Sorties by the Chinese navy into the Pacific Ocean are becoming more commonplace and provide it with the means to familiarize itself with the environment surrounding Taiwan, while creating a new front from which to attack in case of conflict, an analyst said.
Four frigates from the People’s Liberation Army Navy (PLAN) were spotted in waters between Miyako Island and Okinawa Island on Friday, the Japanese Ministry of Defense said last week. All four ships, which were tracked by a P-3C patrol aircraft deployed by the Japan Maritime Self-Defense Forces, were traveling from the direction of the East China Sea toward the Pacific Ocean, where they conducted exercises.
The ships — the Type 054A Jiangkai II-class missile frigate Changzhou, the Jiangwei II-class Jiangxing and Lianyungang and the Jiangwei I-class Tongling — stayed in international waters and did not enter Japanese territorial waters, the ministry said.
Source: screengrab from Google Map
All the ships, which are part of China’s East Sea Fleet, are equipped with anti-ship and surface-to-air missiles.
The 300km-wide channel between Okinawa and Miyako, known as the Miyako Strait, is regarded as one of the most convenient routes for Chinese vessels heading for the Pacific. Chinese vessels went through it in June 2010 and twice last year as they headed for exercises in the Pacific.
Such sorties have become increasingly commonplace as China’s navy gets more comfortable as an oceangoing navy, James Holmes, an associate professor at the US Naval War College, told the Taipei Times.
Holmes, who recently co-authored a study of the Chinese navy, said the Japanese Defense Ministry was now publishing maps of Chinese naval forays through the Japanese archipelago.
“The maps depict the tracks of PLAN flotillas as though ramen noodles were spilling through the home islands into the Pacific,” he said, adding that in peacetime, China had as much a right as anyone to transit through those waterways, provided they conformed to the restrictions in the Law of the Sea Treaty.
However, asked to discuss the implications for Taiwan’s security, Holmes was less sanguine.
“I have no doubt that the PLAN is familiarizing itself with the operating environment off Taiwan, including the coastal geography and underwater hydrography, and experimenting with tactics for waging war there,” he said.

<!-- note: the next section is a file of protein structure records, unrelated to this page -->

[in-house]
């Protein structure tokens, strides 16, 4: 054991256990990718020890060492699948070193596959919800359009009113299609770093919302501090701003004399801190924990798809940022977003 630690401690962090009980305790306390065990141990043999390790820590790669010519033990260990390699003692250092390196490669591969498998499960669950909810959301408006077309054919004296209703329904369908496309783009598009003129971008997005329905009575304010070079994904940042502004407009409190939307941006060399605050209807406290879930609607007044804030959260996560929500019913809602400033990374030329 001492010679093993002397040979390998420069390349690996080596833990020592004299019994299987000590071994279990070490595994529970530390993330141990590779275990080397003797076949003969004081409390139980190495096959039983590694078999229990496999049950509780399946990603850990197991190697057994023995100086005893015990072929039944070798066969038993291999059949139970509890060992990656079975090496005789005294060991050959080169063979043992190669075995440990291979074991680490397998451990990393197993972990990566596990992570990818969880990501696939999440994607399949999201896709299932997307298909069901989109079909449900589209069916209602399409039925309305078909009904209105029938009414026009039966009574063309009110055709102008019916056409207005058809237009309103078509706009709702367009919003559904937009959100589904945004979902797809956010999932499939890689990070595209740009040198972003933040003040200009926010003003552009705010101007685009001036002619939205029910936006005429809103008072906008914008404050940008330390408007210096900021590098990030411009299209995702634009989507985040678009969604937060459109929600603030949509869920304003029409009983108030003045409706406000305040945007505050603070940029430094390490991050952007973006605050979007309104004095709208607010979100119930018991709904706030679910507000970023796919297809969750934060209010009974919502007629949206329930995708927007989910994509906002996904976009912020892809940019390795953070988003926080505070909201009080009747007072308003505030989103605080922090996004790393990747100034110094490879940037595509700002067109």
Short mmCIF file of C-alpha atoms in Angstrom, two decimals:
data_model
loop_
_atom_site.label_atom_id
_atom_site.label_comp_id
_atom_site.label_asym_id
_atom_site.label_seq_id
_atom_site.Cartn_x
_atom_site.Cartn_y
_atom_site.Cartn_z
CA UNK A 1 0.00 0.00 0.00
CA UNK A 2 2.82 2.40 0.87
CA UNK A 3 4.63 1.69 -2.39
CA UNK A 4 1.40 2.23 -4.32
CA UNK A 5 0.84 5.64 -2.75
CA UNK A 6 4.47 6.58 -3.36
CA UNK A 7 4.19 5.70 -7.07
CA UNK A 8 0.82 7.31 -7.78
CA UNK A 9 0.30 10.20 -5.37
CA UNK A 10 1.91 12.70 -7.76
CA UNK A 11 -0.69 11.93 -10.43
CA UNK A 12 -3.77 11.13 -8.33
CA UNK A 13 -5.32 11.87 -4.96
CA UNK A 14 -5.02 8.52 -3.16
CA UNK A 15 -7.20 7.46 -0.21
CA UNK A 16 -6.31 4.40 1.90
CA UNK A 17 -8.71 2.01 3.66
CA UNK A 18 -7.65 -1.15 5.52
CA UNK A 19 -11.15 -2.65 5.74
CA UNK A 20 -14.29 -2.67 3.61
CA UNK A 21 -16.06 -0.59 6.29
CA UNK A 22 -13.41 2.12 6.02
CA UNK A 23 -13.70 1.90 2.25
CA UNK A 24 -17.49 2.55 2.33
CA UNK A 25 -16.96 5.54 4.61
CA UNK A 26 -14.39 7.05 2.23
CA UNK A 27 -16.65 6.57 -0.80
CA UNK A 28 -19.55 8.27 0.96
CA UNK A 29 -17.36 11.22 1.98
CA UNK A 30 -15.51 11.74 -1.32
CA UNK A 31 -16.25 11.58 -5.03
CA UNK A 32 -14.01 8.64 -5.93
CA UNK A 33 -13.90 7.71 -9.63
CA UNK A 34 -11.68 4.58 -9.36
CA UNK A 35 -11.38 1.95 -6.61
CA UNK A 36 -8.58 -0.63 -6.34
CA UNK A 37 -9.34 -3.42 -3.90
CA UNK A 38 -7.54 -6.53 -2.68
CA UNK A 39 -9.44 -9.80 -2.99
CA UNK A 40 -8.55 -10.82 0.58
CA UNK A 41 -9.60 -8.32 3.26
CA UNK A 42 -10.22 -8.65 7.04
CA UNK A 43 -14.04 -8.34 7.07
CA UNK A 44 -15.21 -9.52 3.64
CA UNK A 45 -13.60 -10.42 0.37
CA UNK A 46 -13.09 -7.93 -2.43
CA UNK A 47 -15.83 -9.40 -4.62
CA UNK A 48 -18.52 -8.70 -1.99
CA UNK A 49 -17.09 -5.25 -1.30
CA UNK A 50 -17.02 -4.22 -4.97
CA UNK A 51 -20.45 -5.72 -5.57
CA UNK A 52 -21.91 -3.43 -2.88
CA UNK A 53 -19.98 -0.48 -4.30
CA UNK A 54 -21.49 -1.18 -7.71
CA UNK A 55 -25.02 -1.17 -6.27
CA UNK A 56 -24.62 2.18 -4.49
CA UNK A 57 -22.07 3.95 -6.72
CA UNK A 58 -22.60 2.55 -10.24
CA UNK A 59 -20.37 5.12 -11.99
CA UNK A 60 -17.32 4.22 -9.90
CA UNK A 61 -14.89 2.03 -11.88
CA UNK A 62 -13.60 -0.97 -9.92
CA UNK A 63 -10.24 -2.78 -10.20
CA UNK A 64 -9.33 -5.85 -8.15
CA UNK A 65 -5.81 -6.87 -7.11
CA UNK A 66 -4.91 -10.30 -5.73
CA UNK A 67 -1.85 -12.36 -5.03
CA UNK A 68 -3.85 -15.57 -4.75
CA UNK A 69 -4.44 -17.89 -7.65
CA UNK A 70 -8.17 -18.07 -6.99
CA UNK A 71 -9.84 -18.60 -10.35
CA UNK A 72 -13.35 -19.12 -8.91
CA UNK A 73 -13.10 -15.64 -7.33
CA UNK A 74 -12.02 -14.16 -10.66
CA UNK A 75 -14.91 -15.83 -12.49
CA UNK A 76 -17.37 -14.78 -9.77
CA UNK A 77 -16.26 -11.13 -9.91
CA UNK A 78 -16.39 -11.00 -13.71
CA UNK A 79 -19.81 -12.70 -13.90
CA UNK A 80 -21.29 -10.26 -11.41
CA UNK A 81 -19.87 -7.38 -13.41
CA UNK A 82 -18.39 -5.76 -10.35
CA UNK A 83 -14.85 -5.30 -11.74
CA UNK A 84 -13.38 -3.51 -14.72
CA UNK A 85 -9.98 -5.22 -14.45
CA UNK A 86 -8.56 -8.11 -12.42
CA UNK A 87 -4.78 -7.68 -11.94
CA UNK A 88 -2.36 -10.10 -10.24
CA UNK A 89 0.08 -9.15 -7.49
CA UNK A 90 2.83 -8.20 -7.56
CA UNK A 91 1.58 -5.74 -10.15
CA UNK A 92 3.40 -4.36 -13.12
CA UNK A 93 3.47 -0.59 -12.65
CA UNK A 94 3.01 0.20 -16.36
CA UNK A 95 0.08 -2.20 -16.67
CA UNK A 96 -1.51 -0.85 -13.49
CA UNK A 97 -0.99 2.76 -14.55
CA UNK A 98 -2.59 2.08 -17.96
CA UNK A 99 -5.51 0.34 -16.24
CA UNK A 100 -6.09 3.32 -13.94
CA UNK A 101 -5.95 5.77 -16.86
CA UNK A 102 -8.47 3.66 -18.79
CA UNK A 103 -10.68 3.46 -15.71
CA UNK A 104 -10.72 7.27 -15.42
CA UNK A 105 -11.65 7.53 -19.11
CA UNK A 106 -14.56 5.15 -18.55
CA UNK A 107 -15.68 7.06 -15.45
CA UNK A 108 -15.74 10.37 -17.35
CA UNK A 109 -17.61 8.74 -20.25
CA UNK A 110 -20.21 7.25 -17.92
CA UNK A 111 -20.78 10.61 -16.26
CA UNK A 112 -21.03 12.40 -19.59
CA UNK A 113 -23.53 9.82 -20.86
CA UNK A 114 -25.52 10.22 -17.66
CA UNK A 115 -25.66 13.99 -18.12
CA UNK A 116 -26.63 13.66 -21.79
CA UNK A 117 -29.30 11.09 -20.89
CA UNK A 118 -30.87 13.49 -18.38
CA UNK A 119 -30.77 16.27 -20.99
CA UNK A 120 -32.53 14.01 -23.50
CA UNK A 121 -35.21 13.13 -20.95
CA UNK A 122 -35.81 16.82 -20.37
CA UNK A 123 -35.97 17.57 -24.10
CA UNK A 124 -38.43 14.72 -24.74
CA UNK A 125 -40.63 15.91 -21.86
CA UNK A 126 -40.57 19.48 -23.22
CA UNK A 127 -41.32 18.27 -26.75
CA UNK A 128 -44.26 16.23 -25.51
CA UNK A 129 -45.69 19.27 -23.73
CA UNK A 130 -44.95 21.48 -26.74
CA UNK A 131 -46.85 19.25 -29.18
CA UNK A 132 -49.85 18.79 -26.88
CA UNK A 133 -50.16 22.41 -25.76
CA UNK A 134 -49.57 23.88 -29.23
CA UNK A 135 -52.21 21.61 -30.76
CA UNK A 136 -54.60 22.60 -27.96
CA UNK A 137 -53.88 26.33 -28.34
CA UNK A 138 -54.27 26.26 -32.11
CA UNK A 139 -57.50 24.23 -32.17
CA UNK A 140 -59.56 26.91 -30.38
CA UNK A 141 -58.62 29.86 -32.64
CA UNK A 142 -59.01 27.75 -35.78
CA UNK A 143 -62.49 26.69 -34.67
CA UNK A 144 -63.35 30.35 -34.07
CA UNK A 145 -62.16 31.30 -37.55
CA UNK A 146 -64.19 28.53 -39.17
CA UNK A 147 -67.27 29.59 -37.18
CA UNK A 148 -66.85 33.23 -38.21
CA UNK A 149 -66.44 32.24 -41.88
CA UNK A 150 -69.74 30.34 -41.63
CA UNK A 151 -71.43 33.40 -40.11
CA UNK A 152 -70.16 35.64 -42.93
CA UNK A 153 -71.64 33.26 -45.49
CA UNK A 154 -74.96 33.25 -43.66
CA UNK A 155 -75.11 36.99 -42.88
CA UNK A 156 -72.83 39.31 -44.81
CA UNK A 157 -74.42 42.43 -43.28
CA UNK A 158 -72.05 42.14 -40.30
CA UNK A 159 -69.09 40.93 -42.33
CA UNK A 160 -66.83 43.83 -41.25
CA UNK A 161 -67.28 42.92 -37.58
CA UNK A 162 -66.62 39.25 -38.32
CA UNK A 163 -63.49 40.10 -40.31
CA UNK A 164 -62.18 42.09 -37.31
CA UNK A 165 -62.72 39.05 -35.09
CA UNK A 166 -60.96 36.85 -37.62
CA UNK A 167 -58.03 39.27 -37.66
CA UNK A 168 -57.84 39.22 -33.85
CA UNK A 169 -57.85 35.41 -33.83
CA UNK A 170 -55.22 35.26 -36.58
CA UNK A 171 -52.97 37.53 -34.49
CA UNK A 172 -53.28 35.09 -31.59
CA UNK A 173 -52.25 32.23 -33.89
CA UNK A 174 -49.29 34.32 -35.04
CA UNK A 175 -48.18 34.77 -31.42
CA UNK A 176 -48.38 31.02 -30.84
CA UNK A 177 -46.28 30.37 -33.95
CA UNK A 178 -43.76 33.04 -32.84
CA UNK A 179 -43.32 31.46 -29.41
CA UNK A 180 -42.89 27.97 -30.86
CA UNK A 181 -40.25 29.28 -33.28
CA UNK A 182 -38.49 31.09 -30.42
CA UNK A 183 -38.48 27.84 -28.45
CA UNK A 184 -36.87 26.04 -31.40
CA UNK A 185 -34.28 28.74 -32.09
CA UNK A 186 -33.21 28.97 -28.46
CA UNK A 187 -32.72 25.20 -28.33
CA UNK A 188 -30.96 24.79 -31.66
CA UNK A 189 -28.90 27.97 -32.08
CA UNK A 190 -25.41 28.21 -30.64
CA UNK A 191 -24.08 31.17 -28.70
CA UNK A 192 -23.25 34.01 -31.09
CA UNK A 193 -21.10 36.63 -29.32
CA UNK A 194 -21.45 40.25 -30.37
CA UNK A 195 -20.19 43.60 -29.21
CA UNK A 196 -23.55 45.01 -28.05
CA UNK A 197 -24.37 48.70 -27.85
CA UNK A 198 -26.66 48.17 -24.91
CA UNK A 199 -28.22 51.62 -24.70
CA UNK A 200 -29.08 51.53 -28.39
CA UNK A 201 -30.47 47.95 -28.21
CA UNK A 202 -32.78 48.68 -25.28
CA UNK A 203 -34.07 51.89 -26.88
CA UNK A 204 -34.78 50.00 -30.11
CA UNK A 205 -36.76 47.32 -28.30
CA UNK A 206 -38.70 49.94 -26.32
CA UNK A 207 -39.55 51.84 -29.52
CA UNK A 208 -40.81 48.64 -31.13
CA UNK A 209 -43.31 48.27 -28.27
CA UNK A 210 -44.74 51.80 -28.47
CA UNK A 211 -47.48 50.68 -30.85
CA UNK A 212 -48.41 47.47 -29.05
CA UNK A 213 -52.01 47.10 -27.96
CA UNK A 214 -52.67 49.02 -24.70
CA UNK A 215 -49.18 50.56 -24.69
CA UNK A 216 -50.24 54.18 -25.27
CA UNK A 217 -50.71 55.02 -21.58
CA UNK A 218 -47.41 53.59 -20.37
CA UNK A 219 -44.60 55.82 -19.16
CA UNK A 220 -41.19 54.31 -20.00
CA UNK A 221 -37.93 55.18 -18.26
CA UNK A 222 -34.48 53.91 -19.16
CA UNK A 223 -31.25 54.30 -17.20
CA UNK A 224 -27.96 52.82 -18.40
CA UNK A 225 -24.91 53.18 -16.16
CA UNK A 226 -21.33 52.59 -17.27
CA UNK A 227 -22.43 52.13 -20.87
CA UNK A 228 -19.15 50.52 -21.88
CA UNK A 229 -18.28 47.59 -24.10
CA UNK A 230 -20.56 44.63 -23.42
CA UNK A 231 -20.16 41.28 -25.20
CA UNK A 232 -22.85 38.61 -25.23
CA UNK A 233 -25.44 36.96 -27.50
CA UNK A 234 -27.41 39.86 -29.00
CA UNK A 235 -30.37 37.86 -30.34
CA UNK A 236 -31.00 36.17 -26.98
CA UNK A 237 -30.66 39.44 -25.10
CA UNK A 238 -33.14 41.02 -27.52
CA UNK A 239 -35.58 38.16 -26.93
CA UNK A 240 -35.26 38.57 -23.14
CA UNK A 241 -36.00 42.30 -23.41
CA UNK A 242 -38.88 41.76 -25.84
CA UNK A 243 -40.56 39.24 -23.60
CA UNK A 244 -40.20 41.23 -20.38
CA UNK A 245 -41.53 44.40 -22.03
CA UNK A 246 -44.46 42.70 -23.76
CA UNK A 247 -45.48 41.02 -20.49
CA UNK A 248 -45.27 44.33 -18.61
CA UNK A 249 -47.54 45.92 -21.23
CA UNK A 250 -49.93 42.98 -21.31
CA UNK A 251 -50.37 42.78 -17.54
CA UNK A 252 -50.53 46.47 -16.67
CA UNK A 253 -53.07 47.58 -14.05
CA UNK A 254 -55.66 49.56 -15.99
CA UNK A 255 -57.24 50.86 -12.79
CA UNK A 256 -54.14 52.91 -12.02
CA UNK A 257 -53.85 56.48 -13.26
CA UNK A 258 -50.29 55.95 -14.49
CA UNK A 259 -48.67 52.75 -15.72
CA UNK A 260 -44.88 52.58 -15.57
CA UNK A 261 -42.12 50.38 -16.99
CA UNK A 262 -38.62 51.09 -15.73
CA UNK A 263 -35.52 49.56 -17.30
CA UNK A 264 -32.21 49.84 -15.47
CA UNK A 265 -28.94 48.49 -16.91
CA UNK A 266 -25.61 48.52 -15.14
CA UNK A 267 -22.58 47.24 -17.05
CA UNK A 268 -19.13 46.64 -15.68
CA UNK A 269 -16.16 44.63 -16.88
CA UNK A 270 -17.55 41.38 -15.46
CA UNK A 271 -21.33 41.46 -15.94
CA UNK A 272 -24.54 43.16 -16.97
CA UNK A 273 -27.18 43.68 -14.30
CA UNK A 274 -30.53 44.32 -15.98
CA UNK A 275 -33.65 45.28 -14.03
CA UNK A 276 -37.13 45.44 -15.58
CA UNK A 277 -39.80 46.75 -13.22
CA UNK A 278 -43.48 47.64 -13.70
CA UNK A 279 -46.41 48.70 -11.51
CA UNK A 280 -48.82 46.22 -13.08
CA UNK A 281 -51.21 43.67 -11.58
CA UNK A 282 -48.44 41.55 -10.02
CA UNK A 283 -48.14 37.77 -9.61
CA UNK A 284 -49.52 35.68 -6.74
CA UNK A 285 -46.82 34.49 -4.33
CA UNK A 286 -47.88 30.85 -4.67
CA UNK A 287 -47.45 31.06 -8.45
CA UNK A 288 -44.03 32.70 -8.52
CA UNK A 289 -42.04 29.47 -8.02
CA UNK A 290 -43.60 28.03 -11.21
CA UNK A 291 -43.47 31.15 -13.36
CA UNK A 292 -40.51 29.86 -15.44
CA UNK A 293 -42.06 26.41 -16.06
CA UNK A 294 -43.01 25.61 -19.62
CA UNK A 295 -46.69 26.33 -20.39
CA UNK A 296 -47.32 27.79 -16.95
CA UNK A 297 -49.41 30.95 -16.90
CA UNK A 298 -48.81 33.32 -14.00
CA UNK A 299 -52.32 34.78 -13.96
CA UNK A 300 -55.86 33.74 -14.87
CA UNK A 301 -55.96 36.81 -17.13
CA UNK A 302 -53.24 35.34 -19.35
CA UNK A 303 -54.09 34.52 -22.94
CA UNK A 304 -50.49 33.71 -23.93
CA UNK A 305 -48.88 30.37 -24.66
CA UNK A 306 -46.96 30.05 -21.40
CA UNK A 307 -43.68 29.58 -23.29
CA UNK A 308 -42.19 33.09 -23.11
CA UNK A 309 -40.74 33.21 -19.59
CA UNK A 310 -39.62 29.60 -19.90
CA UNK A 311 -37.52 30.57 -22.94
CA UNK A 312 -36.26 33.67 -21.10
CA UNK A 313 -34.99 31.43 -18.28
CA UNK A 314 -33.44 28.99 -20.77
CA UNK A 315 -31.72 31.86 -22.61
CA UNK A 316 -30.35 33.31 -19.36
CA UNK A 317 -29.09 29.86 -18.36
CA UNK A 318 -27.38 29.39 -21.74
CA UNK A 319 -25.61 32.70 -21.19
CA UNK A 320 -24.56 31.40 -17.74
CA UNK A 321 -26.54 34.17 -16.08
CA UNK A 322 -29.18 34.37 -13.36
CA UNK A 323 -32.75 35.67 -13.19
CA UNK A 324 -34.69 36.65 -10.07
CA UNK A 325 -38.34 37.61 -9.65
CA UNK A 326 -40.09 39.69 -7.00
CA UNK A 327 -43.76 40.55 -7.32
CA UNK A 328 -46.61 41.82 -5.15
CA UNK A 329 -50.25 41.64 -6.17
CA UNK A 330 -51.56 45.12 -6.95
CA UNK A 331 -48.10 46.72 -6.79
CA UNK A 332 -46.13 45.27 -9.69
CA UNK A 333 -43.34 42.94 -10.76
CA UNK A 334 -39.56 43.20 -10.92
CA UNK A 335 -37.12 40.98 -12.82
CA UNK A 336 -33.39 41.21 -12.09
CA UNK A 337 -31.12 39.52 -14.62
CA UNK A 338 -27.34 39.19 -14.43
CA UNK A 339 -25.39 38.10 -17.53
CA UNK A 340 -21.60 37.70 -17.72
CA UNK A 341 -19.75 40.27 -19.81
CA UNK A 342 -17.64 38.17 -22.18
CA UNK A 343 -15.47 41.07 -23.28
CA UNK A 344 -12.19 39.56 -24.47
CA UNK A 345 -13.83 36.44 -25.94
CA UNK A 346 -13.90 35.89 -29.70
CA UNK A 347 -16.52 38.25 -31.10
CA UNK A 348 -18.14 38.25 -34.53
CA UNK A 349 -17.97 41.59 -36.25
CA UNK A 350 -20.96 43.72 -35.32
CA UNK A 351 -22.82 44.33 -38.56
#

“Some strategists, myself included, portray [Taiwan’s] rugged eastern coast as a kind of sanctuary for small missile boats and, potentially, submarines,” Holmes said. “It only makes sense for the PLAN to take the measure of the ‘strength and situation’ of a potential enemy before an armed clash.”
Crucially, the PLAN presence in the Pacific enhances its ability to fight all around Taiwan and not just along the west coast, which has been the traditional direction from which a Chinese attack would come, he said.
Miyako is located about 350km east off the northern tip of Taiwan, including Keelung Naval Base. The area also faces Cha Shan Air Base in Hualien.
Such encirclement of Taiwan would greatly complicate its ability to counter a naval attack and could exploit weaknesses in defenses along its east coast, which faces away from China.
“Equally important, by displaying that capability vis-a-vis Taipei and Washington, the navy enhances Beijing’s bargaining power in future dealings across the strait,” Holmes said. The PLA Navy is practicing the skills needed to coerce and deter while helping underwrite Chinese diplomacy in the bargain.”
In related developments, the People’s Liberation Army Daily announced on Tuesday that the recently commissioned Type 071 Jinggangshan landing platform dock under the South China Sea Fleet had conducted its first joint training with helicopters and air cushion boats. At 19,000 tonnes, the Jinggangshan is the heaviest LPD in the PLAN.
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